Duston and St James tramways

Duston and St James tramways
Reproduced with the permission of the National Library of Scotland maps.nls.uk

Notice the railway lines entering the site which can be traced back to a junction on the Northampton-Blisworth line adjacent to Hunsbury Hill Iron Works. These were not the only tracks: others extended to quarry workings south of Duston and almost into the heart of Duston village. There is evidence on the map of scarring due to quarrying around other areas on the south side of Duston.

The tramway was extended under the Weedon Road through a tunnel in 1859 and continued until 1908/9. The quarry at the furthest extent, north of Bants Lane was a limestone quarry.

This was very convenient as limestone is used in the processing of Iron ore. There were lime-kilns located near the junction between the Duston and St James branches, today the site of Ross Road estate (behind Wickes and Hobbycraft). To the east is shown the Duston Brick Works.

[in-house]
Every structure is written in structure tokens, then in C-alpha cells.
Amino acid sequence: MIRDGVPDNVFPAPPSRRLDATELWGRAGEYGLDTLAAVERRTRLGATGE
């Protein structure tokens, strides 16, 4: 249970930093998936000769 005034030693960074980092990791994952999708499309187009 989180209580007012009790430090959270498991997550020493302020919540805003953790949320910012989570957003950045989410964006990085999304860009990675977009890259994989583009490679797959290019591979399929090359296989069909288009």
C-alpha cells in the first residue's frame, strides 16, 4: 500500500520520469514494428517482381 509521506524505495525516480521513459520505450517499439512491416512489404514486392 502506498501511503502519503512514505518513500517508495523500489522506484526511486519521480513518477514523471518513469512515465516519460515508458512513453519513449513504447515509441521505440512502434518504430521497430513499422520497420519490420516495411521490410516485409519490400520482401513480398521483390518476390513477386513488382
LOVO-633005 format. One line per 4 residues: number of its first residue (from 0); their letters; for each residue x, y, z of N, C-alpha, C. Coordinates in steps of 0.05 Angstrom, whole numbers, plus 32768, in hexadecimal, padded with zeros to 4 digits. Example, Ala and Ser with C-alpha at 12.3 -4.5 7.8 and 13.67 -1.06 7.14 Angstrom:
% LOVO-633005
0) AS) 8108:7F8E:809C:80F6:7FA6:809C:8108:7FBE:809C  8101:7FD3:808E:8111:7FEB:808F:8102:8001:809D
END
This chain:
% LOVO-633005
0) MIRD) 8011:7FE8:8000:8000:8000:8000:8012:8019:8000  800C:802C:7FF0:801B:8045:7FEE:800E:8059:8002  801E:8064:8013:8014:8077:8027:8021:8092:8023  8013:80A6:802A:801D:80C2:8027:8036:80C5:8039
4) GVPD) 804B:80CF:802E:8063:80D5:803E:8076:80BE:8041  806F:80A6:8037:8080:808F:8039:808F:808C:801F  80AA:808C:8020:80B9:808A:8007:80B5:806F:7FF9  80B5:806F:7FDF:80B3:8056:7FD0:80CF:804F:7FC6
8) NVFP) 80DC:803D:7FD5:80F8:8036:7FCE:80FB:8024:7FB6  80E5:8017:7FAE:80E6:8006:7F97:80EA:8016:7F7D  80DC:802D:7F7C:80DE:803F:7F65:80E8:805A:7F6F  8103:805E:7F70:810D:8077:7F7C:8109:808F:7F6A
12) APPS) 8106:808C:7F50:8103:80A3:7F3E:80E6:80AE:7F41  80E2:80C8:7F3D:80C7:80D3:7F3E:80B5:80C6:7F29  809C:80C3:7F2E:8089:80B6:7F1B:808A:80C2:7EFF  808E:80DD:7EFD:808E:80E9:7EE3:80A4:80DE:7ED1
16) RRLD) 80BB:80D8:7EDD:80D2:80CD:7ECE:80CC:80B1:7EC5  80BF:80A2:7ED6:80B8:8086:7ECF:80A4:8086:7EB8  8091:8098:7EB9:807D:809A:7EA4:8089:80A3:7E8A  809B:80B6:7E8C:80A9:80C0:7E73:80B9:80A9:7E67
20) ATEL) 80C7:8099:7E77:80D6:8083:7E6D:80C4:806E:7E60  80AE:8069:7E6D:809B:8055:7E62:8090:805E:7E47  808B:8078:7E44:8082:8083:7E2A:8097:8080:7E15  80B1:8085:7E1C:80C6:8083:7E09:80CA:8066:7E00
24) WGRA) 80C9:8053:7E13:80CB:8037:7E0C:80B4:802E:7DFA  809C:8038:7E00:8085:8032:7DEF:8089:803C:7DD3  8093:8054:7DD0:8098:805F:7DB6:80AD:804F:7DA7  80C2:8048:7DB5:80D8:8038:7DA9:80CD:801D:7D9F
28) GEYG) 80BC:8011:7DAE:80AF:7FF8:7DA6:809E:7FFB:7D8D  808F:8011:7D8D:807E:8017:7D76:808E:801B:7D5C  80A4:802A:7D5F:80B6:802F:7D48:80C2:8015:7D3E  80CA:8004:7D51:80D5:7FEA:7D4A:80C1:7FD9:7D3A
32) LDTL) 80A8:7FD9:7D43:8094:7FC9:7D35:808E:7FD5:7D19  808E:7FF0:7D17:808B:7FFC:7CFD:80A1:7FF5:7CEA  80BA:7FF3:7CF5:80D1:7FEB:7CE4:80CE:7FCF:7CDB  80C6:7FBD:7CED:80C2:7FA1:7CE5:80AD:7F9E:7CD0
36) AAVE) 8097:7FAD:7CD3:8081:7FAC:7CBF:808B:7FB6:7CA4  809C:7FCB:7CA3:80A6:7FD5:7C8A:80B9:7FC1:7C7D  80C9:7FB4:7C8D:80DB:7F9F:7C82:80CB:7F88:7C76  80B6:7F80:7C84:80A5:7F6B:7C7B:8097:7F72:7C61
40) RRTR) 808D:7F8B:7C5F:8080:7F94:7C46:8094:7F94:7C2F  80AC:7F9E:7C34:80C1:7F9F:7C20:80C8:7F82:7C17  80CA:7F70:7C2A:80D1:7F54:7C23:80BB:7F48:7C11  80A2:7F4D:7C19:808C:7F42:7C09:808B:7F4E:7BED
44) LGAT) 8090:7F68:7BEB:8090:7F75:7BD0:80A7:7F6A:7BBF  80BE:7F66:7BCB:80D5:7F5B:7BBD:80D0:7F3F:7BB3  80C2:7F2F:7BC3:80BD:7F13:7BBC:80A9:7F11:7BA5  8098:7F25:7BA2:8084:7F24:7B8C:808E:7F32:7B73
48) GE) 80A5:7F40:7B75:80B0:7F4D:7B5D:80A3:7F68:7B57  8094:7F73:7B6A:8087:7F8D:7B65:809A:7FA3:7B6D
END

This map is assembled from four sheets surveyed in 1883/4. I have highlighted the main tramway routes.

© 2019, Graham Ward. All rights reserved.

Share
Jul 062019
 

Hidden in plain sight!

Northamptonshire XLV.5 (Northampton)
Surveyed: 1883 Published: 1887

Primrose Hill Congregational Chapel was built 1901-3, but it was not the first home of the meeting on the Kingsthorpe Road. It had started in 1865 from a group that left Doddridge Castle Hill. First meeting in just one room of a cottage in the area, but they had outgrown this by 1879 and built a small chapel on the corner of Knightley Road at a cost of £800. A much larger plot became available between Agnes and Arnold Roads to which they moved in 1903. The pictures show the location of the earlier building as surveyed in 1883, and another map from 1938, but what is really interesting is that the building still stands today and is incorporated into the premises of Garden Machines.

Northamptonshire XLV.5 (Northampton)
Revised: 1938 Published: 1943
Aerial view of the site
Bird’s eye view of the site
North elevation of the building

Credits:
Maps: Reproduced with the permission of the National Library of Scotland maps.nls.uk
Images: Map data ©2019 Google

© 2019, Graham Ward. All rights reserved.

Share
 Posted by at 12:10 pm